Despite our best intentions to be active, informed citizens in democratic practices, not everyone has time, figuring out how to be engaged can be confusing, and reps don’t always vote how you want. Plus, confidence in Congress is hilariously/depressingly low with all the scandals and thinly veiled corporate interests.
Well hooray for the future, because now we have blockchain technology to propel us out of the murky waters of representative democracy and into a more efficient liquid democracy.
A liquid democracy platform, also referred to as delegative democracy, has voters select a personal representative as a proxy for their vote. In our current set up, elected representatives vote for things on your behalf, and the best you can do other than running for office yourself is call in and ask them to vote your way.
With a liquid democracy, everyone votes on each piece of legislation.
You can assign a delegate to vote on your behalf by proxy when you’re not available. Personal representatives can be removed and reassigned at any time unlike set terms for elected officials.
The delegate can even select a proxy for their votes, creating a directed network graph, where voters and politicians are connected on a publicly verified blockchain. Anyone can be selected as a delegate as long as they’re a legal resident of your jurisdiction registered to vote.
Quick refresher course: Blockchain is essentially a decentralized digital list of records with timestamps and transaction data information. Each individual record is considered a block, which is cryptographically secured and resistant to modification.
Blocks contain a cryptographic hash of the previous block, creating a chain. Once recorded, data cannot be altered without network majority consent. As an open, peer-to-peer distributed ledger, blockchain is a permanent and efficient way to record transactions.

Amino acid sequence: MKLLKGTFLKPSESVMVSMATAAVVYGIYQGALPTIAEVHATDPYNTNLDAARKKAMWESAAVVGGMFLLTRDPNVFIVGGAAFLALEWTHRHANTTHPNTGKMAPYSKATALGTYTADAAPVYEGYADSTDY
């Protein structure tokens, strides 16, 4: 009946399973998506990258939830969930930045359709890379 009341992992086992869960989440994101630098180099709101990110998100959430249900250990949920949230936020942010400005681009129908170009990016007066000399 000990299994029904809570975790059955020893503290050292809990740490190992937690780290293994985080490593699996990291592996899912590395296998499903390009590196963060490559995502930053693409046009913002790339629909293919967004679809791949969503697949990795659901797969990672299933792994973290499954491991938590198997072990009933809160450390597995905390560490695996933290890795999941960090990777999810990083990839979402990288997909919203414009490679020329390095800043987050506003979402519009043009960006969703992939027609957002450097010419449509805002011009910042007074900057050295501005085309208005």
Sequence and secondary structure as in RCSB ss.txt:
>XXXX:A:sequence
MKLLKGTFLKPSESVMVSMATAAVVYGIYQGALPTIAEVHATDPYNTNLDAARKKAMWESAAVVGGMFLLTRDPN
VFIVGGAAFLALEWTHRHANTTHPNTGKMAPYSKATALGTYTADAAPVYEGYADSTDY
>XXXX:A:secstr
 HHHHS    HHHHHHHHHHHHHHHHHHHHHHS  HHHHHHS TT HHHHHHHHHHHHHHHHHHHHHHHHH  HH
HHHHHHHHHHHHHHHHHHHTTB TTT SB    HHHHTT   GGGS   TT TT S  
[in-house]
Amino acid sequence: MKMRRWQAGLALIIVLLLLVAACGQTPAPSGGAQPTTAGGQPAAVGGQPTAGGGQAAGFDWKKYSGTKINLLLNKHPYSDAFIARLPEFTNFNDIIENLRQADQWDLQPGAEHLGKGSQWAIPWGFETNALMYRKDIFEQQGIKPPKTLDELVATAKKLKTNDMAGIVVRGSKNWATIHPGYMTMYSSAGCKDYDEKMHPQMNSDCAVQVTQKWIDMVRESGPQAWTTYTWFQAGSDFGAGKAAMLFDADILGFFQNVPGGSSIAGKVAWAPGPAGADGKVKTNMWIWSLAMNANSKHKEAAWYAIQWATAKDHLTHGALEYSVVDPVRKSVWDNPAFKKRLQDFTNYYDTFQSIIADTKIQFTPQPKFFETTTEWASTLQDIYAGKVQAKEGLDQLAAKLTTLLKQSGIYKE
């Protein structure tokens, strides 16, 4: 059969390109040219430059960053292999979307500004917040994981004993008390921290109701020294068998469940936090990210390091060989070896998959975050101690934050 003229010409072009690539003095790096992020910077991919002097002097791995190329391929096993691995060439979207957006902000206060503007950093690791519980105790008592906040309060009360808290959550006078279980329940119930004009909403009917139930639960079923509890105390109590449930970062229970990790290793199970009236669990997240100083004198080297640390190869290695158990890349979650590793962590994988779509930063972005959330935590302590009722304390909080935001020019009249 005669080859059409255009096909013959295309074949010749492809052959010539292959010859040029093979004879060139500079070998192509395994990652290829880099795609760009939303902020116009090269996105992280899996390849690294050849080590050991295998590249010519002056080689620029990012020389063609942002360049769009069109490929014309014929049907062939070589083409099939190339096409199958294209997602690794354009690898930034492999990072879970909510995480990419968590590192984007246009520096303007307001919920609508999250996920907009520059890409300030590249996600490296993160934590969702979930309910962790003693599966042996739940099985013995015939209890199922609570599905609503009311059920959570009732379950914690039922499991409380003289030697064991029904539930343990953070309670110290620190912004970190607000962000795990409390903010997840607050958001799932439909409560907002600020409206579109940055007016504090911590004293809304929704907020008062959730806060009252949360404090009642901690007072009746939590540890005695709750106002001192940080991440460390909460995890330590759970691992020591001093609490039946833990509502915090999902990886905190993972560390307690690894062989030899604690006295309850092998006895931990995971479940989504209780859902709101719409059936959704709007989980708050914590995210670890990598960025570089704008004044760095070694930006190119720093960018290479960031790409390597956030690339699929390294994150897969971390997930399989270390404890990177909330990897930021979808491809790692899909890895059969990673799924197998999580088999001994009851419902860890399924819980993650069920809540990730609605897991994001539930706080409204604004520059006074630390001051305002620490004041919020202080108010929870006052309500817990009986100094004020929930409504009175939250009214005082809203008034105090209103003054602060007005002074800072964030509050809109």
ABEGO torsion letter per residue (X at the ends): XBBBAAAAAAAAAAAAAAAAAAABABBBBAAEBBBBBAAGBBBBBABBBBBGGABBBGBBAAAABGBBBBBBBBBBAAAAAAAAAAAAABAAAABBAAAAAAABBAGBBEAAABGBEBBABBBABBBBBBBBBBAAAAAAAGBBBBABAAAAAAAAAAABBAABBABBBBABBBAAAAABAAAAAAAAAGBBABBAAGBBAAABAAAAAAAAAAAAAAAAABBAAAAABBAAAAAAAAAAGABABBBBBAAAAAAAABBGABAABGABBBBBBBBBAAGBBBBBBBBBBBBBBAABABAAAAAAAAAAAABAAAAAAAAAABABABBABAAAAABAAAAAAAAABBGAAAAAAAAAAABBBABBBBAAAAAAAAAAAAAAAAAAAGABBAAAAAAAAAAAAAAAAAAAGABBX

Used by Satoshi Nakamoto in 2008 for cryptocurrency exchange to create Bitcoin, blockchain has now expanded to the healthcare industry, banking, and now potentially democratic practices.
David Ernst, one of the leaders of the liquid democracy movement, founded United.vote, a platform established to get the ball rolling. The site helps connect voters to personal representatives, and provides a scorecard that tracks how elected politicians’ votes compare to constituents wishes.
“What if instead centralizing authority into the hands of a few strong men, we expanded political power to many, many more voices,” Ernst suggested at the 2017 CyFy conference.
His plan to expand power is liquid democracy via the United.vote platform, which he notes is backwards-compatible with our current system. Ernst is also running as an independent candidate for California Assembly District 19.
He was partially inspired by the Flux Party’s 2016 campaign in Australia, who tried to implement an issue-based direct democracy similar to liquid democracy. Although the party only got 0.15 percent of the vote nationwide, Ernst stands by the idea.
A liquid democracy via blockchain would theoretically increase accountability, participation, and representation.
Through direct participation and personal representation, elections would no longer be necessary.
Instead, voters simply choose someone to represent them, and can select a different person for individual issues. Delegation can be changed at any time, so you’re not stuck with someone if they end up being a total weasel.
So far, only a little over one thousand people have signed up for United.vote, but Ernst stated, “If I got elected, but only 20 people were actually using [the platform], I would still follow those people.”
Although the concept may be ahead of its time (and possibly a wishful Utopian dream), Ernst is confident that these changes can fix democracy.
This editorial was first published here in February 2018.